So many of us have internalized the voices that say that bodies should look a certain way–any anything that’s beyond that certain way, whether it’s in size, ability, skin tone, hair type, or other characteristic–is bad.
That means when we look at ourselves in the mirror, we can immediately list our flaws. I know you know what I mean. You see your dark under-eye circles, the places where you feel your body’s contours aren’t what they should be, the part of your hair that’s not doing what you want it to. I mean, you can size yourself up and cut yourself down in about 30 seconds flat, am I right?
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The thing is, we apply that same judgmental eye to others
Whether you ever give voice to it or not. You see someone and size up their appearance. Of course you do, you can admit it!!!!!
Our collective culture has always prized certain body types and sizes over others. We reinforce it in the paintings, photos, television shows, movies and social media posts that we watch. They say representation matters, because when you see those same images of the same types of physical appearances over and over and over again you internalize that look as the best way to look. Meaning, you become a member of the body police–and you start looking for all the ways you and the other people you see don’t fit those idealized images.
You’re acting like an officer of the body police when you pick out all your flaws in 30 seconds, and when you do it to others, too. We can blame the media all we want, but Anna Wintour is not standing next to you telling you how your outfit is shlubby–you are doing it all on your own.
So just a vital way to promote body acceptance is to turn in your body police badge
And stop giving energy to picking out flaws on yourself and in other people.
It’s not easy to stop doing something you’ve been doing unconsciously for a long time. The first step is just to notice how often you do it.
Here i go, policing my appearance again.
And here comes my body police again, enter stage right!
So, I’m not even saying to look at yourself in the mirror and tell yourself that you love yourself, or really to tell yourself anything different. The first step in making any change is always awareness. Just try to witness yourself saying those critical things to yourself. Noticing how much you do it and how mean those things can be can really motivate you to find a new way of talking to yourself if you don’t rush through that step.
Of course, if you have an affirmation that works for you, go for it
I’ll tell myself, I’m still loveable! Or, I still matter! You know, I’m not giving energy to those negative thoughts by trying to push them down or cancelling them out. I’m saying, those things might be accurate, but they don’t change my inherent nature or worth.
Where I think you have more control is in what you say to other people, and I’m going to give you a guideline for taking off your body police badge when it comes to others, right after this break. Stay right here.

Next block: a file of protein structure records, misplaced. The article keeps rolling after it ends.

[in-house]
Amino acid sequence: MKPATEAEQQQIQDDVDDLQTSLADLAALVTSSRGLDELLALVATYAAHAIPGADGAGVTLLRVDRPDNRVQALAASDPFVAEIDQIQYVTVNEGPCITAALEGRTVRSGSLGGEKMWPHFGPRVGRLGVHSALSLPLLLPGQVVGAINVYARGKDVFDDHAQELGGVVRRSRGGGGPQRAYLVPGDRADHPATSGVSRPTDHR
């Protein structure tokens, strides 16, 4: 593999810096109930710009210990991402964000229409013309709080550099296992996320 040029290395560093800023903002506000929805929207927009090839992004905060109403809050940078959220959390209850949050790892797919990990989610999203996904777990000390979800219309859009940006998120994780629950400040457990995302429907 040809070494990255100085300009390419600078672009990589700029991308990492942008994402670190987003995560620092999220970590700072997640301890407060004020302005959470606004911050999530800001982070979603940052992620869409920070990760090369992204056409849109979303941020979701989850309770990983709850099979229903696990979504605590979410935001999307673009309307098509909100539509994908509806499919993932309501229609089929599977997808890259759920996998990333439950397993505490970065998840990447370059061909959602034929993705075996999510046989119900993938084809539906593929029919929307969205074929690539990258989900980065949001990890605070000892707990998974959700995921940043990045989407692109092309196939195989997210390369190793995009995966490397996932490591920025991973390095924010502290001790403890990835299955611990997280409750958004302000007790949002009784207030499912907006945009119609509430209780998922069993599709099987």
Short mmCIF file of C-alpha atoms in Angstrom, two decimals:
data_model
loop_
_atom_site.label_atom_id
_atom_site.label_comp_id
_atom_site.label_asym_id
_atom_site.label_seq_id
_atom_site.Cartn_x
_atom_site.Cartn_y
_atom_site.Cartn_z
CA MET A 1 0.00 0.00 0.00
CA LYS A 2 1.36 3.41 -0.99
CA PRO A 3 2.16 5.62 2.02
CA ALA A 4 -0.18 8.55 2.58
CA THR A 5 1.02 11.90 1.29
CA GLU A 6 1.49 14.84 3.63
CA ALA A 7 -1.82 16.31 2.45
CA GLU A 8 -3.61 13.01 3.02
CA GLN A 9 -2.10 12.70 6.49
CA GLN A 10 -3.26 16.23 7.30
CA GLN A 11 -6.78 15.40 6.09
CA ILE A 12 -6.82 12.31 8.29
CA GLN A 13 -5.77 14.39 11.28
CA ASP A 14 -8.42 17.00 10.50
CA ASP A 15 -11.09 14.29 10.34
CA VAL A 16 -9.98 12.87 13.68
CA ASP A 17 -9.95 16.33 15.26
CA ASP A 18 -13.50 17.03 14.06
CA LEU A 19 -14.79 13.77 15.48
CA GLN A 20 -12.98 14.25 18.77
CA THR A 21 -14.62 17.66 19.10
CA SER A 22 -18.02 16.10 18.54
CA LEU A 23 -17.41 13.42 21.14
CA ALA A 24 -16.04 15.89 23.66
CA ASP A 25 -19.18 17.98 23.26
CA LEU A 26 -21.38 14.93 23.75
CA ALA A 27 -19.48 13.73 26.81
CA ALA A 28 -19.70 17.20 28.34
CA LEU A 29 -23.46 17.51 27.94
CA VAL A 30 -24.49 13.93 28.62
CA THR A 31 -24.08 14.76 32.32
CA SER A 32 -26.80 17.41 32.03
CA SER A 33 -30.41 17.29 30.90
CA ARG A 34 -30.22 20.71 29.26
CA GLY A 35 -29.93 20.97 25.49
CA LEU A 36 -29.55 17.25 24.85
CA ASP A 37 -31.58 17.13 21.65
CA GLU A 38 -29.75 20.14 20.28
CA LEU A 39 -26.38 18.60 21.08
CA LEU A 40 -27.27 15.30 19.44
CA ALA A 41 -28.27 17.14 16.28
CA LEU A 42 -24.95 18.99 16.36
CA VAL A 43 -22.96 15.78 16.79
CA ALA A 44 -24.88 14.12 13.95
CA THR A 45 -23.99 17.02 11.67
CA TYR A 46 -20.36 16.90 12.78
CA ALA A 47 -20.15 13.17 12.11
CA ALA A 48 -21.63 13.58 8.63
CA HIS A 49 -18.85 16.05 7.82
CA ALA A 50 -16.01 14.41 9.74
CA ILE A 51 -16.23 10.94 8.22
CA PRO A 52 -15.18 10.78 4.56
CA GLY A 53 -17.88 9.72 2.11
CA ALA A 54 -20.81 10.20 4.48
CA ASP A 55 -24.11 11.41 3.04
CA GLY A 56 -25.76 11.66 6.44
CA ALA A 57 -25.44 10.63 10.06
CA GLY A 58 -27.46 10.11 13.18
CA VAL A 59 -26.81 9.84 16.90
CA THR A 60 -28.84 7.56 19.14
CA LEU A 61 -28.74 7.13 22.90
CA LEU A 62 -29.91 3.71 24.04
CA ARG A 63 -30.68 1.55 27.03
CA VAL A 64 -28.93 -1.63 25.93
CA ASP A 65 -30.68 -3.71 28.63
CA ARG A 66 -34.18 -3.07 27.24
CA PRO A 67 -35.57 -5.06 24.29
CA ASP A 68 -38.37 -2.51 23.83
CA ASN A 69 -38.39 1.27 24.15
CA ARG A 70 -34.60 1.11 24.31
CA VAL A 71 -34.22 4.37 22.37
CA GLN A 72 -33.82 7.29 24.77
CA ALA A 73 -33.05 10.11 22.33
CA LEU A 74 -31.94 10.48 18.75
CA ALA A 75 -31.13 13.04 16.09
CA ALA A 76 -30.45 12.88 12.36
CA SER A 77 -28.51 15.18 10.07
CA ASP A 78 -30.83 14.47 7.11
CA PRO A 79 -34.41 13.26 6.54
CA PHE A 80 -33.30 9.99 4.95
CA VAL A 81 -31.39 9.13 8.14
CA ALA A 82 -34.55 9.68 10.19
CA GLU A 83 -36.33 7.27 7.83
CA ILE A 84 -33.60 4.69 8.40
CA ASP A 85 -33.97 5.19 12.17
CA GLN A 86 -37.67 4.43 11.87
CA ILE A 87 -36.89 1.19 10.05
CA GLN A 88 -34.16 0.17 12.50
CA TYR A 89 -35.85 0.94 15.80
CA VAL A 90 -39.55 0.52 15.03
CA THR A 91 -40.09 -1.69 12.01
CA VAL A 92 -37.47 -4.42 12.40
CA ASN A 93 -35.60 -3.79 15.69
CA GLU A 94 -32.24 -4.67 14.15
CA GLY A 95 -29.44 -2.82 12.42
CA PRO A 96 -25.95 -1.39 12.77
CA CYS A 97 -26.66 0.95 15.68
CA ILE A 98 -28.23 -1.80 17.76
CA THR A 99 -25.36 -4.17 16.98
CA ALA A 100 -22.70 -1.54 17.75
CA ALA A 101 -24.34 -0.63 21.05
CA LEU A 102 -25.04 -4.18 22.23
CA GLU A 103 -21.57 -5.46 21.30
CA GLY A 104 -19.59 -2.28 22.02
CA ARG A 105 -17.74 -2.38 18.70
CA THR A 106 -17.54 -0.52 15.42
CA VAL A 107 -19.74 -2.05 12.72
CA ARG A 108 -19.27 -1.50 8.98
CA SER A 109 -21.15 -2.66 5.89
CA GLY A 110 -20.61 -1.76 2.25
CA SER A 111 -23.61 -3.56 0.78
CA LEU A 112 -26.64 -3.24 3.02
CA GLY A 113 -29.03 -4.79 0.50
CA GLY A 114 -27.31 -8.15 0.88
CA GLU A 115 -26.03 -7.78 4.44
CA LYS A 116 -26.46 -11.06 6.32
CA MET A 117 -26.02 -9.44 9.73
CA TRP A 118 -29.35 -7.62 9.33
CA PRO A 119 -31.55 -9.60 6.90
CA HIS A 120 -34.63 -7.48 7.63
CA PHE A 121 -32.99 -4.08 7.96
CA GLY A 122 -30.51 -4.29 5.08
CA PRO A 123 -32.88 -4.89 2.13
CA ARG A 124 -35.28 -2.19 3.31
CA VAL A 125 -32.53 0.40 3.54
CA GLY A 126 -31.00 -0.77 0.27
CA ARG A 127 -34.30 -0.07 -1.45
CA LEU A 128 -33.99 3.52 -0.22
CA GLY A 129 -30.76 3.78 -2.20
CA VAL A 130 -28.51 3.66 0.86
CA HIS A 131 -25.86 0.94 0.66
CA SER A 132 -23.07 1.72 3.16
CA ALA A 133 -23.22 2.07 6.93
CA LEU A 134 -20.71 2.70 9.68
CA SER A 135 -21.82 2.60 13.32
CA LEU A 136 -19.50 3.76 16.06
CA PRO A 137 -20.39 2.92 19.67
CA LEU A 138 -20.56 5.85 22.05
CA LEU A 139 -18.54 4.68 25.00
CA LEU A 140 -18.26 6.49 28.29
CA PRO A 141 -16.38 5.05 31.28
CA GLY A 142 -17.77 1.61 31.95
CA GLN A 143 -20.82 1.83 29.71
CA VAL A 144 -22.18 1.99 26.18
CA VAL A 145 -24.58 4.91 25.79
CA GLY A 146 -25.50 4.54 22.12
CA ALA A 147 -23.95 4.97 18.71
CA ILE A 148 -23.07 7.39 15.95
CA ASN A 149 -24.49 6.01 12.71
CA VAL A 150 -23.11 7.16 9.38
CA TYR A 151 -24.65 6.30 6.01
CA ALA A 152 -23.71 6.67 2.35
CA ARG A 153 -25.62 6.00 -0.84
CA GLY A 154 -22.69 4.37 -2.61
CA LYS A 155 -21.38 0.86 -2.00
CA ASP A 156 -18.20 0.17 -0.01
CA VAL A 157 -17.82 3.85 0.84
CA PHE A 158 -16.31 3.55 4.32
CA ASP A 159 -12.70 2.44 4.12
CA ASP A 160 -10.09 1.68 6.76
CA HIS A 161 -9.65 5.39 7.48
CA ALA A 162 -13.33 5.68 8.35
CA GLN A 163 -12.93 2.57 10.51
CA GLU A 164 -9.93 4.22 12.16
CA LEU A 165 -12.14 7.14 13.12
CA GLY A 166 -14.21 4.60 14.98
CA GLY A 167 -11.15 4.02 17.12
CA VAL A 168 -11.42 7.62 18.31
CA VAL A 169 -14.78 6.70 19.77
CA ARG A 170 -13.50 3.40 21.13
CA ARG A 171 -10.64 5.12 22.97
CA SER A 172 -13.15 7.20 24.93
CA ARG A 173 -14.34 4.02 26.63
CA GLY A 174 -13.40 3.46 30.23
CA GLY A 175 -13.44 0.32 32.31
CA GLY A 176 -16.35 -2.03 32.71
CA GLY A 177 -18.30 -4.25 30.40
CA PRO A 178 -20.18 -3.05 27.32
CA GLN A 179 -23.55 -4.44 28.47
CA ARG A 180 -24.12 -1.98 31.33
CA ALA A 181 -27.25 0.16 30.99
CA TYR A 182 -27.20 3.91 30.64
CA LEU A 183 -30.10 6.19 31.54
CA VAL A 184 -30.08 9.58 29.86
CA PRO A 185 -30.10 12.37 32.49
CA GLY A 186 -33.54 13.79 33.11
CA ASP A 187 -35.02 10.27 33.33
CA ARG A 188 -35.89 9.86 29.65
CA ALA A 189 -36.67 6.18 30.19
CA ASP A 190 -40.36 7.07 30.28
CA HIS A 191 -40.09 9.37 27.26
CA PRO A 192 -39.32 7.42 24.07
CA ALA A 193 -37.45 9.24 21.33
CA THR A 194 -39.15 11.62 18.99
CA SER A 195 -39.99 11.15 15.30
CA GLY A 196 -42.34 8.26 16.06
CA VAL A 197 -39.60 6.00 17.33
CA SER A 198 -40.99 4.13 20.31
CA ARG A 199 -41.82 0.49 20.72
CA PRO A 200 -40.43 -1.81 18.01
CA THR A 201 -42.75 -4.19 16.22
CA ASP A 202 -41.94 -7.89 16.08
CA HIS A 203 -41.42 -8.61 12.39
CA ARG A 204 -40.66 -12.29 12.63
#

I’ve got a challenge for you and me and all people who give a shit about being a decent human. And that is:
We’ve got to stop commenting on other people’s bodies. Even when it seems like we’re paying a compliment.
My husband and I went to an outdoor music festival in Providence last week and we ran into someone we hadn’t seen in a while, and she told my husband, wow you’re looking really trim!
Listen I am not shaming this person she was paying a compliment. BUT it still reinforces this idea that people look better when they’re thin. And it kinda implies that last time they had seen each other he didn’t look so trim, you know? I get similar kinds of comments when I straight my curly hair. Someone always says, WOW it looks so GOOD you should do this more often! Which, again, they’re paying a compliment but they’re also enforcing this idea that anything outside of the straight haired thin ideal is not as good as it should be. Even these compliments can be hurtful.
Someone else’s body is just not our business.
If they ask, what do you think of my hair, by all means, say something truthful and kind! But otherwise, stick to making small talk about something either that person chose–like their necklace or hat–or something that’s universal to everyone, like the weather, or something that you both share, like a happening in your neighborhood. Don’t go vocalizing the proclamations of your internalized body police.
It may seem like no big deal. It may even seem like a nice thing to do! It’s just, people’s bodies or people’s bodies. They are personal. They are perfect as they are. And even benign little comments like, you’re looking so trim! Much less more pointed things like, wow, you look like you’ve been eating well, are just sneaky ways for the body police to make their presence known.
Stick to comments like, its’ so great to see you! Or, I’m so happy to see you! Or, what a pretty necklace where did you get it? Or, I love your style. Mm kay? And then, if you train yourself to stop commenting on other people’s appearances, you can also wean yourself off making them to yourself about yourself. At the very least, you can put down your inner body police’s megaphone.